simply rounding the display of the true machine value.
One illusion may beget another. For example, since 0.1 is not exactly 1/10,
summing three values of 0.1 may not yield exactly 0.3, either:
>>> .1 + .1 + .1 == .3
Also, since the 0.1 cannot get any closer to the exact value of 1/10 and
0.3 cannot get any closer to the exact value of 3/10, then pre-rounding with
round() function cannot help:
>>> round(.1, 1) + round(.1, 1) + round(.1, 1) == round(.3, 1)
Though the numbers cannot be made closer to their intended exact values,
round() function can be useful for post-rounding so that results
with inexact values become comparable to one another:
>>> round(.1 + .1 + .1, 10) == round(.3, 10)
Binary floating-point arithmetic holds many surprises like this. The problem
with “0.1” is explained in precise detail below, in the “Representation Error”
section. See The Perils of Floating Point
for a more complete account of other common surprises.
As that says near the end, “there are no easy answers.” Still, don’t be unduly
wary of floating-point! The errors in Python float operations are inherited
from the floating-point hardware, and on most machines are on the order of no
more than 1 part in 2**53 per operation. That’s more than adequate for most
tasks, but you do need to keep in mind that it’s not decimal arithmetic and
that every float operation can suffer a new rounding error.
While pathological cases do exist, for most casual use of floating-point
arithmetic you’ll see the result you expect in the end if you simply round the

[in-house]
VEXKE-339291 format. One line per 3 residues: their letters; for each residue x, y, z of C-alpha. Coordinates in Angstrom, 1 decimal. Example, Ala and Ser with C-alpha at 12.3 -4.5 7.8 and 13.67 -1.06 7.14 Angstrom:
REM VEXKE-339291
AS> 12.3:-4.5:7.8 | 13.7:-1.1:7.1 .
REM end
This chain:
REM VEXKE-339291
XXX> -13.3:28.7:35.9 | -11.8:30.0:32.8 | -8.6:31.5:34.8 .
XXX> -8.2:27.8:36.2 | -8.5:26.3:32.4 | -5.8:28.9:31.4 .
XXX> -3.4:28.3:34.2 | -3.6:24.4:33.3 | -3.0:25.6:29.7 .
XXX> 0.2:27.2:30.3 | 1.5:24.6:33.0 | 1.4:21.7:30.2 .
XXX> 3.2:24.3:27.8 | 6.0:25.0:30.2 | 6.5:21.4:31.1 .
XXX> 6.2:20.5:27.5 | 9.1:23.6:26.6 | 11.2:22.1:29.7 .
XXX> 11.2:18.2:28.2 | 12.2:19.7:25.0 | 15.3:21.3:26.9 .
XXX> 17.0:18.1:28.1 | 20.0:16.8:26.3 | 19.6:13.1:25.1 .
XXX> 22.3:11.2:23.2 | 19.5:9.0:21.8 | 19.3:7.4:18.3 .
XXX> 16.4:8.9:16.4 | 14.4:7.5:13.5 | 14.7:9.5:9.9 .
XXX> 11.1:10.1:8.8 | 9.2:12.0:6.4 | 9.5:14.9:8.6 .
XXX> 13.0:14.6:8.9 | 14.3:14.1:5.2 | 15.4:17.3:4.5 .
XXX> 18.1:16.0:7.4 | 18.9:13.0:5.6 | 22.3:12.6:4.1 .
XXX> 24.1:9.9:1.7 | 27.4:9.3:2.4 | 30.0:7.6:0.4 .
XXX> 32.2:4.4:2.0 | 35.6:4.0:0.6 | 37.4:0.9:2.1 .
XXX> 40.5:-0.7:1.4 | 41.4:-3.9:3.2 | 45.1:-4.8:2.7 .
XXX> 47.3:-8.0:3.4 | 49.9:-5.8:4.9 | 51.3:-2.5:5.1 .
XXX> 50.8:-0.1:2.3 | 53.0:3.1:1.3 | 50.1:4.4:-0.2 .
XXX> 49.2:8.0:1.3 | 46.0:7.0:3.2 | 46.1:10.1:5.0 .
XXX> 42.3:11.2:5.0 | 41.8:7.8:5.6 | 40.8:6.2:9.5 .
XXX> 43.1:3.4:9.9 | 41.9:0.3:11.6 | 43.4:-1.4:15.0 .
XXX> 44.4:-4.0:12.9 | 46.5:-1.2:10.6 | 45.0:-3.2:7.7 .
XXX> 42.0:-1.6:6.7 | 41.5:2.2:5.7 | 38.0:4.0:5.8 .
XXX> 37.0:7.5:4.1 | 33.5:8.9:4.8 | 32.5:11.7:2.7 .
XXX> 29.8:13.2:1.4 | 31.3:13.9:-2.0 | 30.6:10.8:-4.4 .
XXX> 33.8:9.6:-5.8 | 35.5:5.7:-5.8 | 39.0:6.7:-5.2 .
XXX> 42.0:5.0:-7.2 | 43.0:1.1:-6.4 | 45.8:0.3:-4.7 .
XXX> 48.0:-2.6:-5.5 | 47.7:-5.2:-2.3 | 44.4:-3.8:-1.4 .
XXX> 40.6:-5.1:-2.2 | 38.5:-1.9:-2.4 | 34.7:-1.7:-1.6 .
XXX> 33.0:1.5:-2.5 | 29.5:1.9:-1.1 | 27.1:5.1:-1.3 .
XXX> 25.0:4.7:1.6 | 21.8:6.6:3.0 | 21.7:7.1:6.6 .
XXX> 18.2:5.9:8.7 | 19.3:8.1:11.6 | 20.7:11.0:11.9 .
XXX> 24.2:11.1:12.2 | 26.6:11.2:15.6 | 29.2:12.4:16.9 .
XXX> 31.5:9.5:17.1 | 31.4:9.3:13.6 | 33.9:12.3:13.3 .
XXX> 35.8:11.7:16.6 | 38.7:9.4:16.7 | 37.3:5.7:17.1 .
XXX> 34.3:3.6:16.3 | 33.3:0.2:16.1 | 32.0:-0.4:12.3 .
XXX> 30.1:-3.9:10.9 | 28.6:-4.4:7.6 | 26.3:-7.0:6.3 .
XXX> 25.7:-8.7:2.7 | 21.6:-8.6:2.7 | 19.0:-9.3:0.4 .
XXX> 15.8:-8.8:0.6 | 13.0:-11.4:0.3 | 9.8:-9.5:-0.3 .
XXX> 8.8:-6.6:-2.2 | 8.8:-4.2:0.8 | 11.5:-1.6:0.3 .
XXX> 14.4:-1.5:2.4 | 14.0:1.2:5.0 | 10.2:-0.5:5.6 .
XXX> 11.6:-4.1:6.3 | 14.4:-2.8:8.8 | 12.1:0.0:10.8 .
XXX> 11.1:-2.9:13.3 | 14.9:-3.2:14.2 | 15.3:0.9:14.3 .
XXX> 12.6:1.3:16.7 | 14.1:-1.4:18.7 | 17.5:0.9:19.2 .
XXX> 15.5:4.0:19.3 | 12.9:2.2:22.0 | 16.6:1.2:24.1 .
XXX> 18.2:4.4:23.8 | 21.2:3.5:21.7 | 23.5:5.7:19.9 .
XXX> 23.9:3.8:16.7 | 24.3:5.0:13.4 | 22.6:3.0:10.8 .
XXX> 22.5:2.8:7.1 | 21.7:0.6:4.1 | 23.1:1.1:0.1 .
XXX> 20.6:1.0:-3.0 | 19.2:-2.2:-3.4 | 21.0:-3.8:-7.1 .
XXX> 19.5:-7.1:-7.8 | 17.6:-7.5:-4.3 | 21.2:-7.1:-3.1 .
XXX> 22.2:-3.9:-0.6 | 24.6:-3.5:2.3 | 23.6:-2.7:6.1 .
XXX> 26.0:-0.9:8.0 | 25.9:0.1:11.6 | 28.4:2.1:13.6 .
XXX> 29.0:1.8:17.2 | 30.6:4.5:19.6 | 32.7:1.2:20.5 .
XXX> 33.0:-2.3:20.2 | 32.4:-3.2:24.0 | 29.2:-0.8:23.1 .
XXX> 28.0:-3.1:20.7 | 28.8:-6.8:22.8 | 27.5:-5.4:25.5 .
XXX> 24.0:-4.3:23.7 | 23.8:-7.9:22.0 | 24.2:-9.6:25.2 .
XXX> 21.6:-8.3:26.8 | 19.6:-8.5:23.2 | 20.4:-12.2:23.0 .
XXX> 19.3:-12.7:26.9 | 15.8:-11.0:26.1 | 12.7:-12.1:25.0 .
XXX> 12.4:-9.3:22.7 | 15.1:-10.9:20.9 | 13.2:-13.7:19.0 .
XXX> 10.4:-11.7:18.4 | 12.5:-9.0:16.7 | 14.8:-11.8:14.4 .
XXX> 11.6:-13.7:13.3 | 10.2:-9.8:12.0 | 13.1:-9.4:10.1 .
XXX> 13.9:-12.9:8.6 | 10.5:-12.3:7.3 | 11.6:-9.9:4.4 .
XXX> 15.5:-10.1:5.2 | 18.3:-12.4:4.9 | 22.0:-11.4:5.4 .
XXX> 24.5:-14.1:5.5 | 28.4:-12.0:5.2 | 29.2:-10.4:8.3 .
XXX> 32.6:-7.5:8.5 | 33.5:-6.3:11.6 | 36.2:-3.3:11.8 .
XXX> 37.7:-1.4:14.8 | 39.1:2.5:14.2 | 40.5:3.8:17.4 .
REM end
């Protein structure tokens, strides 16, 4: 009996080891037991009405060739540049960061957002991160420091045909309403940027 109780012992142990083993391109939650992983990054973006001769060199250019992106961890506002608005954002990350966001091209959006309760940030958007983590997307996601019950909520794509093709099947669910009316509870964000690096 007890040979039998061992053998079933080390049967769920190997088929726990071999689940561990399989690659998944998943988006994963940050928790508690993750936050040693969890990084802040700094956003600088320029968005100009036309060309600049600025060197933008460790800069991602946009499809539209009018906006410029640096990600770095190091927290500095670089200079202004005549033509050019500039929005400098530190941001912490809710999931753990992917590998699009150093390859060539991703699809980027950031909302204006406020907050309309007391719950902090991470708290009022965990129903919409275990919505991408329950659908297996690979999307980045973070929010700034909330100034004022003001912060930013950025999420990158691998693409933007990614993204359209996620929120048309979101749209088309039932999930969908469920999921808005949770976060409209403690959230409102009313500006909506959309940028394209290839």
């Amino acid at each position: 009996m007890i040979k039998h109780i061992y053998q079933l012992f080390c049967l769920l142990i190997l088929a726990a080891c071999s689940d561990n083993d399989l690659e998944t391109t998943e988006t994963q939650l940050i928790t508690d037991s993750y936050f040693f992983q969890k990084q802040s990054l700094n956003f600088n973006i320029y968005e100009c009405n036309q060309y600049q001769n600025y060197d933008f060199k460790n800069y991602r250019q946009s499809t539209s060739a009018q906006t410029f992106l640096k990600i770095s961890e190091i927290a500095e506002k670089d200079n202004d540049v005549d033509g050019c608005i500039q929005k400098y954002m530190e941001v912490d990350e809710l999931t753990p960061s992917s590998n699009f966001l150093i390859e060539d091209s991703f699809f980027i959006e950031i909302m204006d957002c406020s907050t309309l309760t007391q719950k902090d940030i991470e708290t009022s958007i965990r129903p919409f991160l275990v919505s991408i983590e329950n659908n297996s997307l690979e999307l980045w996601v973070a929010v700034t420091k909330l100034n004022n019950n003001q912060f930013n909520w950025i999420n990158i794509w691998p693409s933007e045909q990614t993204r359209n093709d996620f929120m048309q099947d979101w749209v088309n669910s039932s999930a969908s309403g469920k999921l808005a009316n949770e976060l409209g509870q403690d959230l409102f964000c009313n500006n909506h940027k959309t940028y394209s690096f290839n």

display of your final results to the number of decimal digits you expect.
str() usually suffices, and for finer control see the
method’s format specifiers in Format String Syntax.
For use cases which require exact decimal representation, try using the
decimal module which implements decimal arithmetic suitable for
accounting applications and high-precision applications.
Another form of exact arithmetic is supported by the
which implements arithmetic based on rational numbers (so the numbers like
1/3 can be represented exactly).
If you are a heavy user of floating point operations you should take a look
at the Numerical Python package and many other packages for mathematical and
statistical operations supplied by the SciPy project. See <https://scipy.org>.
Python provides tools that may help on those rare occasions when you really
do want to know the exact value of a float. The
float.as_integer_ratio() method expresses the value of a float as a
>>> x = 3.14159
Since the ratio is exact, it can be used to losslessly recreate the
>>> x == 3537115888337719 / 1125899906842624
float.hex() method expresses a float in hexadecimal (base
16), again giving the exact value stored by your computer:
This precise hexadecimal representation can be used to reconstruct
the float value exactly:
>>> x == float.fromhex('0x1.921f9f01b866ep+1')
Since the representation is exact, it is useful for reliably porting values
across different versions of Python (platform independence) and exchanging
data with other languages that support the same format (such as Java and C99).
Another helpful tool is the
math.fsum() function which helps mitigate
loss-of-precision during summation. It tracks “lost digits” as values are
added onto a running total. That can make a difference in overall accuracy
so that the errors do not accumulate to the point where they affect the
>>> sum([0.1] * 10) == 1.0
>>> math.fsum([0.1] * 10) == 1.0